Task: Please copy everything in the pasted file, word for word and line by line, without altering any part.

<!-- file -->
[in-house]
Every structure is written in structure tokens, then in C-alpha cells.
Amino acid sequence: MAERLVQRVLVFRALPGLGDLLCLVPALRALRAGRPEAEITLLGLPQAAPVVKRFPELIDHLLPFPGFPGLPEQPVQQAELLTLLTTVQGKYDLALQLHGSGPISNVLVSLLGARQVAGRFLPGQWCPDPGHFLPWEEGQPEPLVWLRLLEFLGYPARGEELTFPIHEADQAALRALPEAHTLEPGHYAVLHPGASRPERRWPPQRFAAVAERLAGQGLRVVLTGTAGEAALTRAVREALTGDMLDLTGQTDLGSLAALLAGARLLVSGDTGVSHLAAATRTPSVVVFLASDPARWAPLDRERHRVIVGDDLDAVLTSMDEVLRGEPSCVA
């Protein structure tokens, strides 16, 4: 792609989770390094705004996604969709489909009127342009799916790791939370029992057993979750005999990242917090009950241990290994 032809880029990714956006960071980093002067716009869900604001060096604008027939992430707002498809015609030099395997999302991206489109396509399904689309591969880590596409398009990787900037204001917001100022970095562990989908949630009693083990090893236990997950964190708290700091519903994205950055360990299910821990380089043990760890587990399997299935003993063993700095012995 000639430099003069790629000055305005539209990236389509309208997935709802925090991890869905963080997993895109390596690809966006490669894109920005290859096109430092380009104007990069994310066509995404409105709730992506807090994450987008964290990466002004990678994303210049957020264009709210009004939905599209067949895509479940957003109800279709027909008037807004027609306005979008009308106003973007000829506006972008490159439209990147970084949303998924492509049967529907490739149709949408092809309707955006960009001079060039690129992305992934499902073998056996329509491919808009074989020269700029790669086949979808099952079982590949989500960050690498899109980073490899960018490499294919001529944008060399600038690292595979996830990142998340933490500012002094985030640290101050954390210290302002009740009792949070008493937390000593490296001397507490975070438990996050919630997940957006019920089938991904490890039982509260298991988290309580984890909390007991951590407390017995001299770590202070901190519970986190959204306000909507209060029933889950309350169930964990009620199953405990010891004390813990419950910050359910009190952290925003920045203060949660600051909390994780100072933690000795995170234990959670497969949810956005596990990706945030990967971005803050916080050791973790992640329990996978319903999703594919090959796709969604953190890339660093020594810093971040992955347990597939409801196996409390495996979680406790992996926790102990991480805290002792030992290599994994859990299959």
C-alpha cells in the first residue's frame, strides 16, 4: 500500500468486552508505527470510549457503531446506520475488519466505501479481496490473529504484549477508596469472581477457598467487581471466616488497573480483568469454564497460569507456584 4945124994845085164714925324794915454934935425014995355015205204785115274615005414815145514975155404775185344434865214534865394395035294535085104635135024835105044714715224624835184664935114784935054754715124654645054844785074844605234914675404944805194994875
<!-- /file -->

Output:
[in-house]
Every structure is written in structure tokens, then in C-alpha cells.
Amino acid sequence: MAERLVQRVLVFRALPGLGDLLCLVPALRALRAGRPEAEITLLGLPQAAPVVKRFPELIDHLLPFPGFPGLPEQPVQQAELLTLLTTVQGKYDLALQLHGSGPISNVLVSLLGARQVAGRFLPGQWCPDPGHFLPWEEGQPEPLVWLRLLEFLGYPARGEELTFPIHEADQAALRALPEAHTLEPGHYAVLHPGASRPERRWPPQRFAAVAERLAGQGLRVVLTGTAGEAALTRAVREALTGDMLDLTGQTDLGSLAALLAGARLLVSGDTGVSHLAAATRTPSVVVFLASDPARWAPLDRERHRVIVGDDLDAVLTSMDEVLRGEPSCVA
């Protein structure tokens, strides 16, 4: 792609989770390094705004996604969709489909009127342009799916790791939370029992057993979750005999990242917090009950241990290994 032809880029990714956006960071980093002067716009869900604001060096604008027939992430707002498809015609030099395997999302991206489109396509399904689309591969880590596409398009990787900037204001917001100022970095562990989908949630009693083990090893236990997950964190708290700091519903994205950055360990299910821990380089043990760890587990399997299935003993063993700095012995 000639430099003069790629000055305005539209990236389509309208997935709802925090991890869905963080997993895109390596690809966006490669894109920005290859096109430092380009104007990069994310066509995404409105709730992506807090994450987008964290990466002004990678994303210049957020264009709210009004939905599209067949895509479940957003109800279709027909008037807004027609306005979008009308106003973007000829506006972008490159439209990147970084949303998924492509049967529907490739149709949408092809309707955006960009001079060039690129992305992934499902073998056996329509491919808009074989020269700029790669086949979808099952079982590949989500960050690498899109980073490899960018490499294919001529944008060399600038690292595979996830990142998340933490500012002094985030640290101050954390210290302002009740009792949070008493937390000593490296001397507490975070438990996050919630997940957006019920089938991904490890039982509260298991988290309580984890909390007991951590407390017995001299770590202070901190519970986190959204306000909507209060029933889950309350169930964990009620199953405990010891004390813990419950910050359910009190952290925003920045203060949660600051909390994780100072933690000795995170234990959670497969949810956005596990990706945030990967971005803050916080050791973790992640329990996978319903999703594919090959796709969604953190890339660093020594810093971040992955347990597939409801196996409390495996979680406790992996926790102990991480805290002792030992290599994994859990299959």
C-alpha cells in the first residue's frame, strides 16, 4: 500500500468486552508505527470510549457503531446506520475488519466505501479481496490473529504484549477508596469472581477457598467487581471466616488497573480483568469454564497460569507456584 4945124994845085164714925324794915454934935425014995355015205204785115274615005414815145514975155404775185344434865214534865394395035294535085104635135024835105044714715224624835184664935114784935054754715124654645054844785074844605234914675404944805194994875